Paintings comment on race, class

ART

November 04, 2003|By Glenn McNatt | Glenn McNatt,SUN ART CRITIC

Looking Glass View, Tonya Ingersol's debut exhibition at Galerie Francoise in Lutherville, is an exploration of what the artist calls "the murky relationship between race and class."

Race and class are indeed the main subjects of Ingersol's large-scale figurative oil-on-panel paintings. And her handling of the issue makes clear that race is such a powerful historical construction that it trumps conventional markers of social class every time.

The well-dressed, attractive middle-class black women Ingersol takes as her subjects seem continually undermined by the unpredictable intrusions of a tragic racial history that render their ostensibly comfortable affluence distinctly uncomfortable.

In The Arrival, for example, an impeccably tailored African-American woman stands before the entrance to what looks like a cocktail reception in an upscale hotel lobby. A smiling blond woman in a white Chanel suit beckons welcomingly from inside.

But just outside the door, on the same plane as the new arrival, is also a small statue of a black man dressed in livery, a throwback to those once ubiquitous lawn jockeys whose presence at the entrance to white homes mapped the topography of racial privilege and power in no uncertain terms.

Moreover, just inside the door, the figure of another black man can be seen wearing a caterer's uniform as he prepares the guests' drinks (Ingersol permits herself a sly insider joke by casting her investment manager husband as the poker-faced caterer).

However, not even the new arrival's obviously expensive clothes and faithfully rendered designer accessories (fashion mavens will recognize a catalog of famous brand names), allow her to escape the casual humiliation imposed by an institutional setting that has already defined blacks as menials.

In another painting, a black woman wearing elegant casual attire is seen window-shopping along the cobblestone streets of Annapolis' historic district.

Though she's obviously able to afford the expensive trinkets on display, her claim to social parity with the shops' white clientele is subtly undermined by the presence of a homeless black man scrounging food from a trash receptacle nearby.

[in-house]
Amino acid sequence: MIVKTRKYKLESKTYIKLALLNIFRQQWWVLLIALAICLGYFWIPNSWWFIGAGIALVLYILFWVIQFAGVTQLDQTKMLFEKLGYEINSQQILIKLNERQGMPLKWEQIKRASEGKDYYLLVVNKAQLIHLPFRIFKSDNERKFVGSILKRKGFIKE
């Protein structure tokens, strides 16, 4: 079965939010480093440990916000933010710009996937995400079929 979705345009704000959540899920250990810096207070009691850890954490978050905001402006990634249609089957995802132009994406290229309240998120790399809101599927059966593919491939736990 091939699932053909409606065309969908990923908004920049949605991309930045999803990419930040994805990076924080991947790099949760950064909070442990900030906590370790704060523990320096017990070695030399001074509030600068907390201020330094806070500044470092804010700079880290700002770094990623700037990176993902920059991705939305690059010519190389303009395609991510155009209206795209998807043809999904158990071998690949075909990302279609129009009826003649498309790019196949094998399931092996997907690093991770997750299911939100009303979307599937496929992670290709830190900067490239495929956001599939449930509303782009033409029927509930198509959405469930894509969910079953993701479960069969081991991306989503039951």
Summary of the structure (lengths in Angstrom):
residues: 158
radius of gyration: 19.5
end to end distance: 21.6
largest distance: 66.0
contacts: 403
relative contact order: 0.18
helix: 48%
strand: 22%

No matter how tightly sheathed she is in her armor of middle-class respectability, the painting seems to suggest that this woman will always be held accountable for the moral failings of her destitute racial doppelganger.

Ingersol's paintings make visible the unpredictable psychic dislocations and invisible social barriers that confound and humiliate even affluent African-American women on a daily basis.

Her women are perpetual outsiders in a society that pays lip service to the idea of equality but which seems incapable of honoring it in practice - perhaps because the castelike divisions of race are so deeply ingrained that most white people don't even notice them anymore.

The trio of socially secure white matrons sitting together at a table in the background of The Arrival, for example, would no doubt find their black guest's discomfiture quite incomprehensible.

Ingersol's paintings are workmanlike images constructed from photographs of models in staged situations choreographed by the artist. Although Ingersol does not appear in the works herself, her images clearly are meant to evoke her own experience as a middle-class African-American woman.

This is a show of great conceptual sophistication and dry visual irony, executed in an uncomplicated realistic style whose chief virtues are compassion for its subjects and tact in depicting their routine psychic traumas. It all adds up to a very promising debut by a most interesting young artist.

Looking Glass View runs through Dec. 6. The gallery is at 2360 W. Joppa Road in Green Spring Station. Hours are 11 a.m. to 5 p.m. Tuesday-Saturday. Call 410-337-2787.

Clearly colorful

Spanish artist Luis Perez Espinosa's exuberant American debut at Gallery International is the kind of show that will make you happy in spite of yourself.

Espinosa makes no pretensions to deep philosophical statements or cutting social commentary. Instead, his art grows out of an irrepressible and hugely seductive love of brilliant color and the vibrant natural forms of earth, water and sky.

The two dozen or so large-scale oil-on-canvas landscapes in this show are joyful, inventive and seemingly as spontaneous as finger paintings. My guess is that they will bring a glow to the most hardened hearts, especially now that summer's riot of hues is fast becoming only a memory.

Espinosa's wields his palette of sherbetlike greens, blues, yellows, pinks and violets with such freewheeling abandon it almost seems a miracle his images don't fly apart from the sheer centripetal force of so much chromatic energy.

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